The public e-commerce companies are waging an aggressive campaign in upping the store counts where the rent-to-own transaction is offered. According to annual reports from the three e-commerce companies, the number of stores increased by 17,000 in the past three years, which reflects an $800 million increase in revenue. But while the number of rent-to-own e-commerce stores is exploding, the revenue for those concerns is not matching proportionally. Not even close.

Another interesting revelation in the new survey is the customer count. Ignoring e-commerce and focusing only on U.S. brick-and-mortar stores for a moment, the customer count for 2016 was 3.4 million, which matches 2007 and 2008 numbers, but that’s 700,000 fewer customers than in 2011, which came to 4.1 million. Calculating a total customer count and store count for e-commerce is difficult. Progressive is the only company to offer such data, reporting more than 500,000 customers per year. That would increase the total 2016 customer count—brick-and-mortar plus e-commerce—to around 4 million, and that doesn’t factor in RAC Acceptance, Flex Shopper or the many other e-commerce companies.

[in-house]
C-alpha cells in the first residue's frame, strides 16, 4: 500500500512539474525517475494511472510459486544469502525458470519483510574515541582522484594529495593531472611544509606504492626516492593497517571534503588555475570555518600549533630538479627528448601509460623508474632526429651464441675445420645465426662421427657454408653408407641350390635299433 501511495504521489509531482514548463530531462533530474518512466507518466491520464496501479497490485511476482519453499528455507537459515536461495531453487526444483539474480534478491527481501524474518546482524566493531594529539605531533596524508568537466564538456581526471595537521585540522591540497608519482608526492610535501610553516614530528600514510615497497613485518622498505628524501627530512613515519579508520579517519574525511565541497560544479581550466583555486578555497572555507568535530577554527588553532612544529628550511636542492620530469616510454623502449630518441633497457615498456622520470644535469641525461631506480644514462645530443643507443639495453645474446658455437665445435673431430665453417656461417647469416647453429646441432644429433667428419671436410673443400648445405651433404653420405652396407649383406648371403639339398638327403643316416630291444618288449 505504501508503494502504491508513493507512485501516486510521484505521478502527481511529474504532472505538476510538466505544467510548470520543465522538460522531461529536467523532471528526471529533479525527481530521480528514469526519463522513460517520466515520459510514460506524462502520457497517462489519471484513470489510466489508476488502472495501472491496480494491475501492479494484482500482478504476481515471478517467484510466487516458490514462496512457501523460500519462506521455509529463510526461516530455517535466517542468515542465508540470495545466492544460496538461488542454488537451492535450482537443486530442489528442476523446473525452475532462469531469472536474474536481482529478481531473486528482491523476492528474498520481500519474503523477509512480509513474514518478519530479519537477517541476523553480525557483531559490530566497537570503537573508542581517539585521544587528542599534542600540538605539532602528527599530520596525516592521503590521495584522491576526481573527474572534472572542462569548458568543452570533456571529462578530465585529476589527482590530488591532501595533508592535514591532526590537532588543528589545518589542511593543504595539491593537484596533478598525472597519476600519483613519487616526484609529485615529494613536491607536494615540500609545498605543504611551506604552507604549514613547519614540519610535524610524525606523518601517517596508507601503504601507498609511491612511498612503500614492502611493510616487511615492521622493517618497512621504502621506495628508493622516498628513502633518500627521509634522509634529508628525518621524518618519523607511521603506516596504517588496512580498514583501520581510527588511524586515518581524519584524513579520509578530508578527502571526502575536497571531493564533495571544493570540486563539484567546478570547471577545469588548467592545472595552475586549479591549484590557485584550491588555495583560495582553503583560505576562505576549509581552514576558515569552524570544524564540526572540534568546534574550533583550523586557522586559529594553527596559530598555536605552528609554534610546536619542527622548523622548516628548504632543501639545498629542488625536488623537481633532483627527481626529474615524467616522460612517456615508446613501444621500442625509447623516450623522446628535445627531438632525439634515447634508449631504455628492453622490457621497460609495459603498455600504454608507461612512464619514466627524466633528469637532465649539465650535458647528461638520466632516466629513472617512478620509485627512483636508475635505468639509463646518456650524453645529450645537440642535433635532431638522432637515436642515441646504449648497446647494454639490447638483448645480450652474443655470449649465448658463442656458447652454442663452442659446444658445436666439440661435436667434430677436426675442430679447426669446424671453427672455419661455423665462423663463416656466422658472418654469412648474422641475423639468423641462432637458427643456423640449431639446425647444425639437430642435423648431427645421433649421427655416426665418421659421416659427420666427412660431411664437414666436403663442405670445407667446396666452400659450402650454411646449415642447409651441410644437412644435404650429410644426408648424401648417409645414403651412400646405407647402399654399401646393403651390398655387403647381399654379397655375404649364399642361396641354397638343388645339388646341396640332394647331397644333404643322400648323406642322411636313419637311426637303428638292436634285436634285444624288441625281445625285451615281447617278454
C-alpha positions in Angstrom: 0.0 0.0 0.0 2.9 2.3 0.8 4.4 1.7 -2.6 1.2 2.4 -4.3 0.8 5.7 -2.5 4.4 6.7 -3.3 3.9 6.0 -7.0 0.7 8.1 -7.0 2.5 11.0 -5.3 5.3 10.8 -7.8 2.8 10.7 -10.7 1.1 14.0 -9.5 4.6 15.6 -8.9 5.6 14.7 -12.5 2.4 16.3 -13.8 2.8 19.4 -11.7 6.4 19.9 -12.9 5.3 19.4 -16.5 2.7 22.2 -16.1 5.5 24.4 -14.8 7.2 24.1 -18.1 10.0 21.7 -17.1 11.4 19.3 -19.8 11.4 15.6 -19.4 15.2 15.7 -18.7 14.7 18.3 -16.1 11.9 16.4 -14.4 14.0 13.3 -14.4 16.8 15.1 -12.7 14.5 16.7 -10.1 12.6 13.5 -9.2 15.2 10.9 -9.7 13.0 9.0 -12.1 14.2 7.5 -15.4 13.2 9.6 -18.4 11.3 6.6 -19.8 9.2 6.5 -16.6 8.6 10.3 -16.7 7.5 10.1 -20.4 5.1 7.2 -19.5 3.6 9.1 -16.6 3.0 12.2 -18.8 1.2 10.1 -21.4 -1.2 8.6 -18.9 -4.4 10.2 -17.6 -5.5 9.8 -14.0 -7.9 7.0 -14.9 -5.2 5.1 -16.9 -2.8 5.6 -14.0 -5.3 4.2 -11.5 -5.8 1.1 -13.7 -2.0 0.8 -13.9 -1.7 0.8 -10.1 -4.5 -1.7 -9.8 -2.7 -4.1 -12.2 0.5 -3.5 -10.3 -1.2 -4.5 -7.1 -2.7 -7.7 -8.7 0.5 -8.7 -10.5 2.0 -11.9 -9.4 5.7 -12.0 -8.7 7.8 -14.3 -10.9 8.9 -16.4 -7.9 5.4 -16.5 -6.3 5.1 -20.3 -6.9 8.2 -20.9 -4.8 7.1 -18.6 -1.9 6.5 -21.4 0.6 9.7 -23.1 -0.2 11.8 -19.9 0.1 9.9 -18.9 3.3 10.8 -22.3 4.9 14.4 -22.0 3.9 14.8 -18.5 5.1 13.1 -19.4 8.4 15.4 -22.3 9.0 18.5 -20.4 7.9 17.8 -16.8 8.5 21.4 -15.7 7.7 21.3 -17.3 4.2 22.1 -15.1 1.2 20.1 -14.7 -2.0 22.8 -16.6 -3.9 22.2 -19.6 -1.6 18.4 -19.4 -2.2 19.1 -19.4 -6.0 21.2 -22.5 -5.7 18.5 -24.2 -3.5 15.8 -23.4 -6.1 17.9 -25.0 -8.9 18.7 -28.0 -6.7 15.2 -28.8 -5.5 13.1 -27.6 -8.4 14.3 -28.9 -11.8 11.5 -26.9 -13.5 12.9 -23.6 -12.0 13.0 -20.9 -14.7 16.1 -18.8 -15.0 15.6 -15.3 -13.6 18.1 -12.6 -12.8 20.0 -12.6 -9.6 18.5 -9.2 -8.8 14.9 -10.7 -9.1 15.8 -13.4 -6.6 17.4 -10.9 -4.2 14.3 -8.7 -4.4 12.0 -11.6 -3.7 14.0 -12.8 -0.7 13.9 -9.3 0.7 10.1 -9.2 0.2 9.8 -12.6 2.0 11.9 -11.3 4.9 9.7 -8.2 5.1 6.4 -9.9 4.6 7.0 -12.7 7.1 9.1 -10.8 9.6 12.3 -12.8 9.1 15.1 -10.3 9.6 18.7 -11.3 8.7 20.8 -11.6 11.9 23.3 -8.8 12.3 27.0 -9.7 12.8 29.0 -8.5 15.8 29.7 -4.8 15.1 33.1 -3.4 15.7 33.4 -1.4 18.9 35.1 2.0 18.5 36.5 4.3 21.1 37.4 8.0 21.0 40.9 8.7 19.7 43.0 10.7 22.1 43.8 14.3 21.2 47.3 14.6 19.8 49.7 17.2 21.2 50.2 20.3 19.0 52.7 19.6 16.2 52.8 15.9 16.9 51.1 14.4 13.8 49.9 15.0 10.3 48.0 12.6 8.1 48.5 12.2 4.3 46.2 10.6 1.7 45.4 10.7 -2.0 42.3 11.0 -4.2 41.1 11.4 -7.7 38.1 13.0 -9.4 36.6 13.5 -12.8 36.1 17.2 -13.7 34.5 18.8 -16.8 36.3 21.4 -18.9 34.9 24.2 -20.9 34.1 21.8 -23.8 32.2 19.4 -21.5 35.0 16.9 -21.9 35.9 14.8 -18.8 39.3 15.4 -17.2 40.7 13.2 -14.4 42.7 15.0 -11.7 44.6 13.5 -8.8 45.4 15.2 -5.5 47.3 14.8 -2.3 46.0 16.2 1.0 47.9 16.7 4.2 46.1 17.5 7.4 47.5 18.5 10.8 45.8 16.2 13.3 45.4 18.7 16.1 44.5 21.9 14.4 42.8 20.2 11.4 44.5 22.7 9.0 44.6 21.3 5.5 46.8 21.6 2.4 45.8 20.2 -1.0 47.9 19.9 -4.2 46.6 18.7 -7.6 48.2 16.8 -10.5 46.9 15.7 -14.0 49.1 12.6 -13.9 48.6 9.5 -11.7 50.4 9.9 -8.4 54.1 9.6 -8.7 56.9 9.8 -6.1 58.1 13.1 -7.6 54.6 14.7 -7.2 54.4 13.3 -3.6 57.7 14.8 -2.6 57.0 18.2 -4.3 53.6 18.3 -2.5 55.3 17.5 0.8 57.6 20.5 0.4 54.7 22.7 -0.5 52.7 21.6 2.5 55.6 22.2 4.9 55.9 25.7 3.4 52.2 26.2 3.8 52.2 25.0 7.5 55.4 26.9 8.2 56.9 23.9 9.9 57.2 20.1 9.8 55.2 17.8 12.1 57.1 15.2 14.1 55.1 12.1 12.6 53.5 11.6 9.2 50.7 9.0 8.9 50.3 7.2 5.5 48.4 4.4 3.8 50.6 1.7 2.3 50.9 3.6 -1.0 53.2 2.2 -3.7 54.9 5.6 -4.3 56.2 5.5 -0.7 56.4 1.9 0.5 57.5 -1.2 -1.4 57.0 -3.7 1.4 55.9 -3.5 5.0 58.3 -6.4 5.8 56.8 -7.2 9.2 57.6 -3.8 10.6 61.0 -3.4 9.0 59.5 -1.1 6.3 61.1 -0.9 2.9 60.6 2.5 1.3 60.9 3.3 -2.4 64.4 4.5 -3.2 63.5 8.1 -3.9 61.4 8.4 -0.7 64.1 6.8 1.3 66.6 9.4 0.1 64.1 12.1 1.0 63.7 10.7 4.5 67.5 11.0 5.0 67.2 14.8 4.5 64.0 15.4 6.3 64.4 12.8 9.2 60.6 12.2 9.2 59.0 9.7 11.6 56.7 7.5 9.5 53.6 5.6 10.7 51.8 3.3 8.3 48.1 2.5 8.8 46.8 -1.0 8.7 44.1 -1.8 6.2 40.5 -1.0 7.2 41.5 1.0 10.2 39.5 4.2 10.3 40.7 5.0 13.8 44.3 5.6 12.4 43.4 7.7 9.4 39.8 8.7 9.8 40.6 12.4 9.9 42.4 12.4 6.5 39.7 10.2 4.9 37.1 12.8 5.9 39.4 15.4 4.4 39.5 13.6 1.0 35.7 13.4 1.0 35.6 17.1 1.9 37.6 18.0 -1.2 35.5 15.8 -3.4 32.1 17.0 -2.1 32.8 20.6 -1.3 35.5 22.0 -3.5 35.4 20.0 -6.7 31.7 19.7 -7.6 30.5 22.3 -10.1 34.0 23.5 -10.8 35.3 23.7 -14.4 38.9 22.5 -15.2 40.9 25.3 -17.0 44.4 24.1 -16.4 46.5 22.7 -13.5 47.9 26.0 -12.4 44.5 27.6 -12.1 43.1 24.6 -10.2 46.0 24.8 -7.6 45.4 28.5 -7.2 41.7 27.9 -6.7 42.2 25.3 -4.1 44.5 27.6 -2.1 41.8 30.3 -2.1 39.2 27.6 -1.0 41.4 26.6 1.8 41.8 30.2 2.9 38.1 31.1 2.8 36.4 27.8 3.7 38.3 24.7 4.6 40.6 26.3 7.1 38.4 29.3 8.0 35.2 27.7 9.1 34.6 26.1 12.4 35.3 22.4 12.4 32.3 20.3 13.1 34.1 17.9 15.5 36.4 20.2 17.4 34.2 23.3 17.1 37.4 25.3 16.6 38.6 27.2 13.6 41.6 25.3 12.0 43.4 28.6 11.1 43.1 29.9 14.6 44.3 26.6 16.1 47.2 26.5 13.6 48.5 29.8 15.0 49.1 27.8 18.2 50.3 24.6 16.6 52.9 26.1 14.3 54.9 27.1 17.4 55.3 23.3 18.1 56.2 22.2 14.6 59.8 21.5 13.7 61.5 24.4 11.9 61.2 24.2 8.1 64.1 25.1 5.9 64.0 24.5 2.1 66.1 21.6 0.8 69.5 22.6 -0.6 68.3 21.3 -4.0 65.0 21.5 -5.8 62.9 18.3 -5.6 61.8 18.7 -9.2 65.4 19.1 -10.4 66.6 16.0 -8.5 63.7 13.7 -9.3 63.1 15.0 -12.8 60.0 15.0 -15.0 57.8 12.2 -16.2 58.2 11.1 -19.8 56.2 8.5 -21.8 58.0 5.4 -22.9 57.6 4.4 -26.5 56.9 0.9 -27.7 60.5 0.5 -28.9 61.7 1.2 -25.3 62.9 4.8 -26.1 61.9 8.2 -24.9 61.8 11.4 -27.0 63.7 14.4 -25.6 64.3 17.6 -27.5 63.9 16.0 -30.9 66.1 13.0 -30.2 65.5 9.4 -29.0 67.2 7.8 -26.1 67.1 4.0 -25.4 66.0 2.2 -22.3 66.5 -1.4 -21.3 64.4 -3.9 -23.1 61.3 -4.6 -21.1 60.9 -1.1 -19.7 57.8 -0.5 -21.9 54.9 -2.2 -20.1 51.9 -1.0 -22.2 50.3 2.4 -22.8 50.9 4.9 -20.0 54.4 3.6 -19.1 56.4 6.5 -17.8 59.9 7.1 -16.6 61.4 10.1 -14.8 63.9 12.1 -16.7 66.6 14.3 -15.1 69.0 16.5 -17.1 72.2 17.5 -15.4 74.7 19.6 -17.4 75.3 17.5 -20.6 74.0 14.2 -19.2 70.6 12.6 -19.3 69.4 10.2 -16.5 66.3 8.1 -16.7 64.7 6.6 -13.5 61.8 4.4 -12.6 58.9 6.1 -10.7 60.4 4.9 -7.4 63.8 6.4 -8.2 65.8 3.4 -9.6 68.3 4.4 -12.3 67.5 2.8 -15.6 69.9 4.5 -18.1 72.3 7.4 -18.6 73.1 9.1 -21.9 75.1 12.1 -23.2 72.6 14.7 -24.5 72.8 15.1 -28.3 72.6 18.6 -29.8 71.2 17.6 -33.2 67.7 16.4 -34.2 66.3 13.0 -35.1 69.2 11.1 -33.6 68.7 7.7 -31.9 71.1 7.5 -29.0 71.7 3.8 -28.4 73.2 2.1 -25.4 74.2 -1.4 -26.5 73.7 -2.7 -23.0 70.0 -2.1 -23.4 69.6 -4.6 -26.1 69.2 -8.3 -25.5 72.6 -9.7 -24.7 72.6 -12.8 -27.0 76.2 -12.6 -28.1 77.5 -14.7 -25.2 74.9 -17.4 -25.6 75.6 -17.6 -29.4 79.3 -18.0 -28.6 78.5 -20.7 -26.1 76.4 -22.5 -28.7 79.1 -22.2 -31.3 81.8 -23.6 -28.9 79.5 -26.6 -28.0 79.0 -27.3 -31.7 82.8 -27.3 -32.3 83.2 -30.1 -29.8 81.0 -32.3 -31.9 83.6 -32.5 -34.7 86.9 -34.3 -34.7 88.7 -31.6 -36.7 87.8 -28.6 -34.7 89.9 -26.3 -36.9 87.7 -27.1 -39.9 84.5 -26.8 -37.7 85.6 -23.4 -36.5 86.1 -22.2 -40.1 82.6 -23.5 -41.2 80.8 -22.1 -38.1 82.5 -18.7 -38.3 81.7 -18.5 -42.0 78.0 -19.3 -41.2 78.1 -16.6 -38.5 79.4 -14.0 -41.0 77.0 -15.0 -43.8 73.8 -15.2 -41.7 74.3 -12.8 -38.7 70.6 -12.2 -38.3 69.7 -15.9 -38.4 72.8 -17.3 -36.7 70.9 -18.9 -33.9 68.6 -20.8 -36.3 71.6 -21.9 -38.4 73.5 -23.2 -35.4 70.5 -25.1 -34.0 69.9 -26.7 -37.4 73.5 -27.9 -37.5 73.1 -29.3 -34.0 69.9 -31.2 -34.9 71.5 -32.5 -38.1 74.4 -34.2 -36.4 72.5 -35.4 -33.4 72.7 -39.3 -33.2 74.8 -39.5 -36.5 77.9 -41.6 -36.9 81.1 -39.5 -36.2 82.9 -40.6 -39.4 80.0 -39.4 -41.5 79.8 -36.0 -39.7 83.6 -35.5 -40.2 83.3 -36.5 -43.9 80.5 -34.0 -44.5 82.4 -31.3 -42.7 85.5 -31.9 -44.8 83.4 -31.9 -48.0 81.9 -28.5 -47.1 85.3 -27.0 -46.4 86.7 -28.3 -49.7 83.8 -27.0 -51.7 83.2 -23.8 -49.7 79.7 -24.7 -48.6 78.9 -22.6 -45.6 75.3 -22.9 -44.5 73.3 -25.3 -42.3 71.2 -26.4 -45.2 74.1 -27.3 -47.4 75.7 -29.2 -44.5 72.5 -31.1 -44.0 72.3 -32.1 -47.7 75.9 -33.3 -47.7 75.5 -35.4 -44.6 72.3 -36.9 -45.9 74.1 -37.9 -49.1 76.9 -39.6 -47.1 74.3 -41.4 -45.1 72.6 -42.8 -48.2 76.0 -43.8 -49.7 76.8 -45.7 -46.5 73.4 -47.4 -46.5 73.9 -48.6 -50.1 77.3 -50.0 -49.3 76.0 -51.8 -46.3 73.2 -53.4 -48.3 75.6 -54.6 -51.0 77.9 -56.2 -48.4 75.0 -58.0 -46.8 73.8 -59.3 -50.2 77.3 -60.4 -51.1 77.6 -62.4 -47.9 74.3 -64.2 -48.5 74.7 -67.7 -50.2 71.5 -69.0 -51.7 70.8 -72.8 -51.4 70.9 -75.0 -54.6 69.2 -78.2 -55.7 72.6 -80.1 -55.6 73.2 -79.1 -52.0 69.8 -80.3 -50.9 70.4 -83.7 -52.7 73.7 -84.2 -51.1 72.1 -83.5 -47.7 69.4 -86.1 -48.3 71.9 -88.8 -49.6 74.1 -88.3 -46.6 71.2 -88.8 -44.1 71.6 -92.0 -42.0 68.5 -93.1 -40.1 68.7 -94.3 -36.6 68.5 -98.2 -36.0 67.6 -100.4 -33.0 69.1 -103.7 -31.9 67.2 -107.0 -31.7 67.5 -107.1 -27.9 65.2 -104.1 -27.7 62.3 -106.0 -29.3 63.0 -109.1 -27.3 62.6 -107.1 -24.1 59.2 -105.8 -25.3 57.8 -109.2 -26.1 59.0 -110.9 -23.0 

In a nutshell, then, the trend is an increase in store count and revenue for RTO’s e-commerce segment and a decrease in store and customer count for brick-and-mortar stores—yet, the data reveals an increase in revenue with each store. Confused yet?

There are many other interesting findings in the latest survey, especially when compared to other APRO surveys of the past. Customer demographics, for example, are certainly shifting. The latest survey showed an RTO customer base of 45 percent Caucasian, 32 percent African American and 20 percent Hispanic—where family income is less than $50,000 a year. Ten years ago, it was 84 percent Caucasian and 15 percent African American. These demographic shifts in race roughly correspond with the overall demographics for Americans over the past decade.